Anyway, I have vowed that I will not let that project keep me from writing a post tonight.

I was going to write about why I decided to study Irish, but I'll leave that for next week, I think. Tomorrow is Memorial Day in the United States, and so I thought I'd talk a little bit about that.

Wikimedia | Public Domain
We have both Memorial Day and Veterans' Day here in the US, and it's easy to get confused when they both honor veterans, and when they're both basically excuses to take a day off work, shop, and maybe have a cookout (depending on where you live -- Veterans' Day is in November, which is pretty darn cold in much of the US).

The difference is that Veterans' Day is for those who fought for our country and survived, and Memorial Day is for those who didn't survive. My parents sometimes called it Decoration Day, because that was what it was originally called. The last Monday in May was designated as a day to lay flowers and wreaths on the graves of those who have died for our country. The first observance came in the 1860s following the Civil War, although it wasn't until 1971 that Congress designated it as a federal holiday.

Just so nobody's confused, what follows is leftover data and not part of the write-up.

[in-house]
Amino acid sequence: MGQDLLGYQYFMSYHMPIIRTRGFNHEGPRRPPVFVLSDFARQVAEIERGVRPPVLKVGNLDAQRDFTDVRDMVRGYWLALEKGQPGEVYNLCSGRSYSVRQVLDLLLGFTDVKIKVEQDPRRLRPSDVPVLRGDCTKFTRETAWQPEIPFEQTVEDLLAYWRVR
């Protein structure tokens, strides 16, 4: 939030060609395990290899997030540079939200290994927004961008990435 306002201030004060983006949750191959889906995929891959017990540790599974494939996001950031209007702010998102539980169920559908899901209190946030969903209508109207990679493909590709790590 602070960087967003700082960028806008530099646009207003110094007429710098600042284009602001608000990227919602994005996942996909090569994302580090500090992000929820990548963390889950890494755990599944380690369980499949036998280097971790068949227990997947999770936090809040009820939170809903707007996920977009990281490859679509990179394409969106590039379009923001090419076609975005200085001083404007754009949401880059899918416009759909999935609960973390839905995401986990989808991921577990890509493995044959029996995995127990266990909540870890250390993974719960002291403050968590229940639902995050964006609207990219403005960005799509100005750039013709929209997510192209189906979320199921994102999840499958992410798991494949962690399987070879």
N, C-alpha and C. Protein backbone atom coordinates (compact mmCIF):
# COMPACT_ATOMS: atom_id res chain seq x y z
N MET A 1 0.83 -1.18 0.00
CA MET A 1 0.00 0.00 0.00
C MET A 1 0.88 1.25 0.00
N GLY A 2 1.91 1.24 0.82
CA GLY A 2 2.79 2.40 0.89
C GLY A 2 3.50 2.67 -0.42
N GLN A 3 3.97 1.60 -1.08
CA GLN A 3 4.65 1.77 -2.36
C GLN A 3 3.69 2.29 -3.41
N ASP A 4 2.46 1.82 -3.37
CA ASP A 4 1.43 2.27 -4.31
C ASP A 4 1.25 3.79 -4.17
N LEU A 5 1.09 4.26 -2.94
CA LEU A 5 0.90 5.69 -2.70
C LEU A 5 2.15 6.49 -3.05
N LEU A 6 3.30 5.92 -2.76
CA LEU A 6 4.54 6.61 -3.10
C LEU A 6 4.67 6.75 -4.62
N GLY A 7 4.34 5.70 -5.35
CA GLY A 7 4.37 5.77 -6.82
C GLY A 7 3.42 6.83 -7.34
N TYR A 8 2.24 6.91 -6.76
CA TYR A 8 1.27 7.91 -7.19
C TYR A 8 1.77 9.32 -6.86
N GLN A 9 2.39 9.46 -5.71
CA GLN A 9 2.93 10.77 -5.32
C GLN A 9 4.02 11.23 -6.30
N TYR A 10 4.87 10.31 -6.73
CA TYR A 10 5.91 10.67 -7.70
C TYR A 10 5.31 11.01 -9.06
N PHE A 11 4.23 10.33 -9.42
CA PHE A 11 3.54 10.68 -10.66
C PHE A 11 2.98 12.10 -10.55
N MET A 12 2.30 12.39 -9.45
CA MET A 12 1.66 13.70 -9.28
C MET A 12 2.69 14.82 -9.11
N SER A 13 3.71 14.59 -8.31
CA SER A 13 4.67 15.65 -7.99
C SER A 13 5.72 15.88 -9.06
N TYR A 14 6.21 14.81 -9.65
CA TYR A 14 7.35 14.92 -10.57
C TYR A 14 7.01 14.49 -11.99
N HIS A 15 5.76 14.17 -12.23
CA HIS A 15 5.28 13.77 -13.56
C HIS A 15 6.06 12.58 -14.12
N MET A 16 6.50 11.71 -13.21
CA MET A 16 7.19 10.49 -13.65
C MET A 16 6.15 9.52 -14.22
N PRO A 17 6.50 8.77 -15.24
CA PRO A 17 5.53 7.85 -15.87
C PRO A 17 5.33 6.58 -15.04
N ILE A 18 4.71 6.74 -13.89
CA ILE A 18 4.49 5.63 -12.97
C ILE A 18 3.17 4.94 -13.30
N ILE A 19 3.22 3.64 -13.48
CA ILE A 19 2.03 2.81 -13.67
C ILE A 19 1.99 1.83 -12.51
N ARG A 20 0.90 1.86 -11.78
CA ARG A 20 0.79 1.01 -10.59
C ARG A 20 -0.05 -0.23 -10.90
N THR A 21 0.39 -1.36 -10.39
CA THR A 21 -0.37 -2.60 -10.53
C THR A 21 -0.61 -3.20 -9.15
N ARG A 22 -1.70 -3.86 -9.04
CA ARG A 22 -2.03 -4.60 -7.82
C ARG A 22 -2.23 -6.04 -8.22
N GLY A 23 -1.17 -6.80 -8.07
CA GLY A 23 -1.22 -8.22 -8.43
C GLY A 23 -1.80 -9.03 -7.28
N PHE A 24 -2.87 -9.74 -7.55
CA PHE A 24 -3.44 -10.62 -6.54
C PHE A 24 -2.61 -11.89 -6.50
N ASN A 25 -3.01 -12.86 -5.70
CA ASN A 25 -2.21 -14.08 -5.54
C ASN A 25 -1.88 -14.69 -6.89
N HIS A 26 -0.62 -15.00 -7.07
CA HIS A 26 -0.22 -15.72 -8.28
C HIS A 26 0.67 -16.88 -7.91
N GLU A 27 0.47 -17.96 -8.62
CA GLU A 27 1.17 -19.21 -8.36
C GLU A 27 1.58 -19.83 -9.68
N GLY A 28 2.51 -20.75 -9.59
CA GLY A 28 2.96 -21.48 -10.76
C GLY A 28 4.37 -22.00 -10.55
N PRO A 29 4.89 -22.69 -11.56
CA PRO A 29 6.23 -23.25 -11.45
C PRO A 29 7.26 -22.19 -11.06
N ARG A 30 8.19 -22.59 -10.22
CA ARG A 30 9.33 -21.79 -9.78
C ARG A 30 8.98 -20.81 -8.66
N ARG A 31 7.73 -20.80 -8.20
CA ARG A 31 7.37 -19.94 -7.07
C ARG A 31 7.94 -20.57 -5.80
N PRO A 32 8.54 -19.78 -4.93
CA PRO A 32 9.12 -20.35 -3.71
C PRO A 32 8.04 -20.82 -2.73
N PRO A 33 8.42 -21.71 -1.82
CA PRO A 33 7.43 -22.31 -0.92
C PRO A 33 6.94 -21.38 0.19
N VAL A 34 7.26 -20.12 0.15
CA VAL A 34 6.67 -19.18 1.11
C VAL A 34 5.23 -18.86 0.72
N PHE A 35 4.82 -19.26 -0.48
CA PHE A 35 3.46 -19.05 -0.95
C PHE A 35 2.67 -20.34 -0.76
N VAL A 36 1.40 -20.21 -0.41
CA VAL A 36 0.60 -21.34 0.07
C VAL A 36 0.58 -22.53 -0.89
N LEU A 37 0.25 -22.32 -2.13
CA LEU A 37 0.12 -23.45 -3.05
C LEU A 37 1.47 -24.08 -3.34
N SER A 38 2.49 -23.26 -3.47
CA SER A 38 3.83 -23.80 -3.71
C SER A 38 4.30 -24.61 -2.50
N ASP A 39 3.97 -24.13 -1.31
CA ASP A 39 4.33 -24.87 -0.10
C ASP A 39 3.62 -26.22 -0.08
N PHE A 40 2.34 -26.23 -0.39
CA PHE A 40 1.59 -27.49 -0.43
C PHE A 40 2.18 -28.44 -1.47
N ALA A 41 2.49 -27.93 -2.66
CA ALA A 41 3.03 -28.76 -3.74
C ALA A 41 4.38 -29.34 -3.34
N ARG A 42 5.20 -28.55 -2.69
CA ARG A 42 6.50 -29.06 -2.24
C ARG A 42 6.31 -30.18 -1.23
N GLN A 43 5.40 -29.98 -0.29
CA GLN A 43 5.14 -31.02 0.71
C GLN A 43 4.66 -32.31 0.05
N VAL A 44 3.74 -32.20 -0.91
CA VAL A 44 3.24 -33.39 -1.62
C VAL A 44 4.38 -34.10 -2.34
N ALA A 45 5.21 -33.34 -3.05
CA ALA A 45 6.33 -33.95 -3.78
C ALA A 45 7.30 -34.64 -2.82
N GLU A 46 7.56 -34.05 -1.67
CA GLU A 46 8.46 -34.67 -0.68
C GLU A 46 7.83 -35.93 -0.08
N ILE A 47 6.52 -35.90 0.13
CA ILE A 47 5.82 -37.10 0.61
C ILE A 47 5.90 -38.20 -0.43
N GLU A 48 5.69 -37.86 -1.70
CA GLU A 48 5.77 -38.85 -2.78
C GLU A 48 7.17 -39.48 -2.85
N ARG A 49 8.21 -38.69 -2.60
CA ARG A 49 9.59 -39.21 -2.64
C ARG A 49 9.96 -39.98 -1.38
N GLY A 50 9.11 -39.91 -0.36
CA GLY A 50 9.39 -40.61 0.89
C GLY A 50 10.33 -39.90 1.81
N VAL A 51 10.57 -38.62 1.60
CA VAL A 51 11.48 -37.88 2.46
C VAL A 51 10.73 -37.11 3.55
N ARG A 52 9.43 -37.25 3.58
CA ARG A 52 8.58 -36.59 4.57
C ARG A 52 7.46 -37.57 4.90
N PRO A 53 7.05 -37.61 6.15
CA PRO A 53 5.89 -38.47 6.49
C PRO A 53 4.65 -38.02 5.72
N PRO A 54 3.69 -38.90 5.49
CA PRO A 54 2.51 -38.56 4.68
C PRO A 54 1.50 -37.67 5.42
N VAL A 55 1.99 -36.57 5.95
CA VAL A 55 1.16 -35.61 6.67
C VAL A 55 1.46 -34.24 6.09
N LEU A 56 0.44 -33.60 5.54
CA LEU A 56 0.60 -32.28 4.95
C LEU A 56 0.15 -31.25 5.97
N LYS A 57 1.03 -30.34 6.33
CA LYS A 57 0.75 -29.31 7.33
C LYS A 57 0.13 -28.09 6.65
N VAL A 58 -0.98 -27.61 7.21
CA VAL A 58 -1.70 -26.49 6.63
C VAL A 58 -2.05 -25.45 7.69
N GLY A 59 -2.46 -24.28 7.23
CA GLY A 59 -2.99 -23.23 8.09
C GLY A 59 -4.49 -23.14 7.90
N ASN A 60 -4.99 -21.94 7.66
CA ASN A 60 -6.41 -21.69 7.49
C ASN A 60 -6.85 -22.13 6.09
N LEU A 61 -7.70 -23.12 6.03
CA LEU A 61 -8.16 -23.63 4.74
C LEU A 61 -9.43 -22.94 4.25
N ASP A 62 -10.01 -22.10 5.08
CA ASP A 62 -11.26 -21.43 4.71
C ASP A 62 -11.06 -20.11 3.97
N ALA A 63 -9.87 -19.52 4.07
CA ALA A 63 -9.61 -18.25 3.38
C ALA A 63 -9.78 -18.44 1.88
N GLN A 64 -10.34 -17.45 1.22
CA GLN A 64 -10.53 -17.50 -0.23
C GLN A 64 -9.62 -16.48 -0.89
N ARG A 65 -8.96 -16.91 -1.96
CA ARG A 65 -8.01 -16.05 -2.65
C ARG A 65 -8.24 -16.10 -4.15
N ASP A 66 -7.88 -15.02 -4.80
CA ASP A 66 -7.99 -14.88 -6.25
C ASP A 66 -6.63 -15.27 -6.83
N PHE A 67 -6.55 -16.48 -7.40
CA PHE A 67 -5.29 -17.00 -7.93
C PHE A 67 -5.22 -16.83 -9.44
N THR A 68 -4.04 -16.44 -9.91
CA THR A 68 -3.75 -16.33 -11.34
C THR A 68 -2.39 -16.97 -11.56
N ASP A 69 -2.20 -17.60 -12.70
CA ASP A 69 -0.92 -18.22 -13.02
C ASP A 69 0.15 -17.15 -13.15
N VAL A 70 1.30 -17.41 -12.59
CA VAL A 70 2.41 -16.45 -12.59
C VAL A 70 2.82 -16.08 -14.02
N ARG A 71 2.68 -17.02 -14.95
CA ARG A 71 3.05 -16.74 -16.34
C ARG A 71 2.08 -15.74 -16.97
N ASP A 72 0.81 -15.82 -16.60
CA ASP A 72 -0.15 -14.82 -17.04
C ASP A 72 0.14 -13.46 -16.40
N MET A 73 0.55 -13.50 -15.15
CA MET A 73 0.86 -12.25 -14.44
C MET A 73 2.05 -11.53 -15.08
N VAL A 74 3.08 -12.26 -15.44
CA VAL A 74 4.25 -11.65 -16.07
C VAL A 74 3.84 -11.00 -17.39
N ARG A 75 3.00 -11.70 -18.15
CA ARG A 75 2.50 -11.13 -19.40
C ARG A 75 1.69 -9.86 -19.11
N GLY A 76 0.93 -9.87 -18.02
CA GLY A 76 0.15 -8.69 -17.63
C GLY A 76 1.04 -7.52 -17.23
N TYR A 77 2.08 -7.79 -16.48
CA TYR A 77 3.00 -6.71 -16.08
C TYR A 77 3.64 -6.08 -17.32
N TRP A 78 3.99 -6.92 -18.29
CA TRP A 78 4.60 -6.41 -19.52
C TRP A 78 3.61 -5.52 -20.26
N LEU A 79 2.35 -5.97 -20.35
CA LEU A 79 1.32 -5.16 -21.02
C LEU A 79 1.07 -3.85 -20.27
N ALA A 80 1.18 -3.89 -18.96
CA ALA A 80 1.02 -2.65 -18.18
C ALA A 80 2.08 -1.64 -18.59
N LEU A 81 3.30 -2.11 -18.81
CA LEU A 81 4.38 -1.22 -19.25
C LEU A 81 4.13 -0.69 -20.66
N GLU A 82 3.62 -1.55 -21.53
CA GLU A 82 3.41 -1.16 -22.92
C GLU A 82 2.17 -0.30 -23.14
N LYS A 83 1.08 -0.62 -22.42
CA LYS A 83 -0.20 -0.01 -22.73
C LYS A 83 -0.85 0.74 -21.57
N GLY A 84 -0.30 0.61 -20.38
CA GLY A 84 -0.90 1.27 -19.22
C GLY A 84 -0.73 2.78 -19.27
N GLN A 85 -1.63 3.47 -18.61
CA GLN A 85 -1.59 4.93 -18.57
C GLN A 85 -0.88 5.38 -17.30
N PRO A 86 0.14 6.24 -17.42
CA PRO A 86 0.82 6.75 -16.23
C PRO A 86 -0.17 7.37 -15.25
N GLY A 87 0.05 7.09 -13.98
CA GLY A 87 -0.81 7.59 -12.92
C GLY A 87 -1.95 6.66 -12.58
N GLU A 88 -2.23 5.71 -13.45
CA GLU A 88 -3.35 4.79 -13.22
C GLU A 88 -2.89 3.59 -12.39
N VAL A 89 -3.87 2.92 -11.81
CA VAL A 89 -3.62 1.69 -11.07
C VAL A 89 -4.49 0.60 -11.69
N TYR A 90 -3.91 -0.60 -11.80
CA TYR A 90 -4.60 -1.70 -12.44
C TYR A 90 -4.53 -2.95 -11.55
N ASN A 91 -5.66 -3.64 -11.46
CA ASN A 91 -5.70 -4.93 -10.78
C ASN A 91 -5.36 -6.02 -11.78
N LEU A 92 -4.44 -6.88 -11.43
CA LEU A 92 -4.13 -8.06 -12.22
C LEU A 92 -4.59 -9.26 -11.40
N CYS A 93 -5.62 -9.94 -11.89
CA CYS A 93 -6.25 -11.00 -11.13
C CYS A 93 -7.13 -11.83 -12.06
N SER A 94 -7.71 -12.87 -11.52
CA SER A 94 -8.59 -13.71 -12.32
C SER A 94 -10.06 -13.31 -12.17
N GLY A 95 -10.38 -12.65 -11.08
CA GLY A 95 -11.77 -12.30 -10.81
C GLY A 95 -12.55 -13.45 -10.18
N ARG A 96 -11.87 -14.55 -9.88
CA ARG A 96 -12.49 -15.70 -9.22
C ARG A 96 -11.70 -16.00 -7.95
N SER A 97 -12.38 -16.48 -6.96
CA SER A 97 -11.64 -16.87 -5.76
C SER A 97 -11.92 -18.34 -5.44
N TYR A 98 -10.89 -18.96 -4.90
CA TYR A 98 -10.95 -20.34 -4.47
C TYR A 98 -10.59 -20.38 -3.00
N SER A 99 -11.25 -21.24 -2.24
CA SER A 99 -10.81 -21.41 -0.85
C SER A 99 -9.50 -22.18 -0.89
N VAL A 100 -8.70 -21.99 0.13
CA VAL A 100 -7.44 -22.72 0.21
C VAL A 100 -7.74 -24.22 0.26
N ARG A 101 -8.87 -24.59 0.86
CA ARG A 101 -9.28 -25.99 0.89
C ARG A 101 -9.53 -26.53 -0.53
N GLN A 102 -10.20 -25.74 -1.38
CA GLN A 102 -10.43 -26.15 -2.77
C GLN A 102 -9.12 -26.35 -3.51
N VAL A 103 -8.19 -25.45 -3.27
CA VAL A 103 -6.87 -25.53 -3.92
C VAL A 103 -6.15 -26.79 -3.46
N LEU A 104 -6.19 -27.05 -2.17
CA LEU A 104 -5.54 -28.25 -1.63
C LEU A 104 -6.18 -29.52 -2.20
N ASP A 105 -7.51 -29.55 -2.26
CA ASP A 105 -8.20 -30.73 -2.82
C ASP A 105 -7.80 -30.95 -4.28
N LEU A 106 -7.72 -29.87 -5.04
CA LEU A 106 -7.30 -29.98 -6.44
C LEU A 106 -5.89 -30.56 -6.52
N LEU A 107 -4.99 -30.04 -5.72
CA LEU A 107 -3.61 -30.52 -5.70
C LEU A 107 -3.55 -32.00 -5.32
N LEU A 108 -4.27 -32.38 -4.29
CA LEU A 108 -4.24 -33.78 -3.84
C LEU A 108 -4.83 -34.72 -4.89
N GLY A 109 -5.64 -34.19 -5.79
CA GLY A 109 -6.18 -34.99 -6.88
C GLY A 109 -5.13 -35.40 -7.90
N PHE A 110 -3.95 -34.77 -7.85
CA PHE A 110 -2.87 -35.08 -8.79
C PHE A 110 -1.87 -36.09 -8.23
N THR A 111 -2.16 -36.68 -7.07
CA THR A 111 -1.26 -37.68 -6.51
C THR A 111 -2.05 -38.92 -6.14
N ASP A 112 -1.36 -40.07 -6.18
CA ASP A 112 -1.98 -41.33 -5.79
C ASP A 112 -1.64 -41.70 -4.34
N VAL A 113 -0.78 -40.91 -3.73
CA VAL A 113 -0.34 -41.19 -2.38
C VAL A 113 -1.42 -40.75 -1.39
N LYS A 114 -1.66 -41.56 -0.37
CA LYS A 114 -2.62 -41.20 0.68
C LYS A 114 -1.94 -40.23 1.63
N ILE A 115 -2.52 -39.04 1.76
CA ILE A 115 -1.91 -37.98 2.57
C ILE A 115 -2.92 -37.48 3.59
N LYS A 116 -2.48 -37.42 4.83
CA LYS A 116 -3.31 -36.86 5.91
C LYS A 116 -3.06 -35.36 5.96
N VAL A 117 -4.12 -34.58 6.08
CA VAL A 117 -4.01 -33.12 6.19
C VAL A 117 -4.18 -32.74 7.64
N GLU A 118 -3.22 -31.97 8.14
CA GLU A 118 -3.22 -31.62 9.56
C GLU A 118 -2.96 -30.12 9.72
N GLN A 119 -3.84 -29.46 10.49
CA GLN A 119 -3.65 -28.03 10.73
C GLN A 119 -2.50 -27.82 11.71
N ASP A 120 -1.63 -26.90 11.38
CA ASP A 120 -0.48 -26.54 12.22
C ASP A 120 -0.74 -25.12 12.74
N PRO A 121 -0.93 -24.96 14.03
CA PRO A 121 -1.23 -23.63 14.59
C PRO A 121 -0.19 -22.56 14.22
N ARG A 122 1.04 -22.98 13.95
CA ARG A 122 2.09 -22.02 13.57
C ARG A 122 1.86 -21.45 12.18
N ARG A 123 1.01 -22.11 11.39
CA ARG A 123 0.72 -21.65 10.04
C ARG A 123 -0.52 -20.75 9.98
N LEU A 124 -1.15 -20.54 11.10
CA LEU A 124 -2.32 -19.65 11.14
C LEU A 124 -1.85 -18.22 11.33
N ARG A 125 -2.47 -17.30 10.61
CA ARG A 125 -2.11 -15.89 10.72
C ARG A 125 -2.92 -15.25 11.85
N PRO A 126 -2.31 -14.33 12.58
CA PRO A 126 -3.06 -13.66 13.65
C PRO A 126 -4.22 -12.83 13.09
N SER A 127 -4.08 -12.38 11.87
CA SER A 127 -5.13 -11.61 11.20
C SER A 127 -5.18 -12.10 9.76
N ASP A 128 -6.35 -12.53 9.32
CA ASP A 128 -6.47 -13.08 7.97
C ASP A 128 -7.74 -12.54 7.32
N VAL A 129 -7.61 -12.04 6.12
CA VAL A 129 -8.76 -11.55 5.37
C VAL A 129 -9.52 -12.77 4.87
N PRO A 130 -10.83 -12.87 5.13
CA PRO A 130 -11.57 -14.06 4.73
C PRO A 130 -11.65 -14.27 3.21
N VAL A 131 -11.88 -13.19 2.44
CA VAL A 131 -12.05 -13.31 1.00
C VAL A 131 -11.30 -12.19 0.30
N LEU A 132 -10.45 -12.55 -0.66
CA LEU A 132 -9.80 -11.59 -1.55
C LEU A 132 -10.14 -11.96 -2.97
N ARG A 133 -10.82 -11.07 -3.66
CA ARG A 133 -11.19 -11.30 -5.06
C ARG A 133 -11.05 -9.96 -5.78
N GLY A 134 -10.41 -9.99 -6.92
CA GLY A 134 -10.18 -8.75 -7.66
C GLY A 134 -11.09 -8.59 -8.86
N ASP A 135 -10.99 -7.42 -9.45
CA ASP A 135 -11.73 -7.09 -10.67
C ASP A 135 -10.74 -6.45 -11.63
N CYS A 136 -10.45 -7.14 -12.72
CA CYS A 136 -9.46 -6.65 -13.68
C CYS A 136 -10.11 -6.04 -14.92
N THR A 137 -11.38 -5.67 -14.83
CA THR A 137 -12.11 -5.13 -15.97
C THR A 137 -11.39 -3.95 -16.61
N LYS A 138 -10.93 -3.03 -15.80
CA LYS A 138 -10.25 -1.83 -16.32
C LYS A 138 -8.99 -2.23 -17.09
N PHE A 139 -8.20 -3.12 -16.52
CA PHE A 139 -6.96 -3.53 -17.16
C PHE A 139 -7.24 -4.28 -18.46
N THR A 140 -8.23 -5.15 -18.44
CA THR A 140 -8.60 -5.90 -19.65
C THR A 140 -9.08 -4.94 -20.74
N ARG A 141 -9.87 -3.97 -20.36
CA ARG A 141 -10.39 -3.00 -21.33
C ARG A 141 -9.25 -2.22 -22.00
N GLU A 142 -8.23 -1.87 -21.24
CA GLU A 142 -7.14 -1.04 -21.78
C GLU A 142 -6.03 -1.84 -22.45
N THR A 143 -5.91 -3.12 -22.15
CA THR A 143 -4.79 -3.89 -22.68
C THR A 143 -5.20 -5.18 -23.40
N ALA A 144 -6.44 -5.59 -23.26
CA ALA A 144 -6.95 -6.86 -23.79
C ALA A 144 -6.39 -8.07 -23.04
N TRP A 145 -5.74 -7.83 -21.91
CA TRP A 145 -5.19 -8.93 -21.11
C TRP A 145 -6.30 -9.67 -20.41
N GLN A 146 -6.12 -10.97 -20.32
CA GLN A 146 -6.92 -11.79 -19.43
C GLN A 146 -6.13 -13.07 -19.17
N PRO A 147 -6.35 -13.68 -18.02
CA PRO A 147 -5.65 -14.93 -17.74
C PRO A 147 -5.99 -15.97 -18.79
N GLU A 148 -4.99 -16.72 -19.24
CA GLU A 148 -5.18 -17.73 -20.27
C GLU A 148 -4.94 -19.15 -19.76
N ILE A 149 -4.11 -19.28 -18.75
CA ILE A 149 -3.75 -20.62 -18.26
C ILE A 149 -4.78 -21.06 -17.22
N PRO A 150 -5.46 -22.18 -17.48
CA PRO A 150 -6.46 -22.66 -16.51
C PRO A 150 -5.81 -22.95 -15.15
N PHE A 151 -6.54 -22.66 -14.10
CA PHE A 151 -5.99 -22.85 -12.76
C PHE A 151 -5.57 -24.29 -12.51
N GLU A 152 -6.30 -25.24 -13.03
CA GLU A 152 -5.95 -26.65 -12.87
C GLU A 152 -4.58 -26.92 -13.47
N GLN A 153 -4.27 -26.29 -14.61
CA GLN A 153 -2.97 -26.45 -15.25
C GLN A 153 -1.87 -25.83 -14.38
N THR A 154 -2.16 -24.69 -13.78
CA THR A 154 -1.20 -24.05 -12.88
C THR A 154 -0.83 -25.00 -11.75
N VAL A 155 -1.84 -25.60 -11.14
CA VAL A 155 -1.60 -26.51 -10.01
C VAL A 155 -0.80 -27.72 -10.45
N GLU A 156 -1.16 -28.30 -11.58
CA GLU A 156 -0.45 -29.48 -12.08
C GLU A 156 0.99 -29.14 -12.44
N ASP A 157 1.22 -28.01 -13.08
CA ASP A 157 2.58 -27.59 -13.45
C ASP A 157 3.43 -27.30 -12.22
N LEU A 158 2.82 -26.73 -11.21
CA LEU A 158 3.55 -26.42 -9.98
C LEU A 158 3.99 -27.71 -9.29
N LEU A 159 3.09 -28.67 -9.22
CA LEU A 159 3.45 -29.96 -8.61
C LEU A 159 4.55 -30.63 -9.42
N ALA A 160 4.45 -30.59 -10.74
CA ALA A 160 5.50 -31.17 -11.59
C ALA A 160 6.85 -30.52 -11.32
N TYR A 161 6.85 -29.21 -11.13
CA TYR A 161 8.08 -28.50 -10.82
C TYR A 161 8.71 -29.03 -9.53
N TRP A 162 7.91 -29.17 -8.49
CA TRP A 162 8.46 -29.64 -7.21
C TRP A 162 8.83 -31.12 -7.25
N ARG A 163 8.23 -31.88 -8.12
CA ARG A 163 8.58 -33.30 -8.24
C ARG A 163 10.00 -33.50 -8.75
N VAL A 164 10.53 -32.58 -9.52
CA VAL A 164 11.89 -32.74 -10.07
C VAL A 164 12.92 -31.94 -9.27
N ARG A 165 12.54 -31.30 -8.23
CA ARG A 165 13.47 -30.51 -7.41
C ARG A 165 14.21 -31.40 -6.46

My most enduring memory of the holiday is from high school, when I marched with the Michigan City Municipal Band in our city's Memorial Day parade. Marching with the municipal band was easier duty than with my high school band -- there was none of that high-stepping stuff and no goofy hats. Just sober black uniforms, and muted drums as we made the turn into Greenwood Cemetery.

One of the most moving parts of the ceremony was when the trumpeters played "Taps." I'm sure you've heard the song. But you may not be familiar with the version where a second trumpeter moves a short distance away from the lead trumpet and plays as if echoing the first. If you've never heard it, I encourage you to hit the button below.

Have a pleasant day off tomorrow. But please spare a moment to remember those who've given their lives to protect and preserve our nation.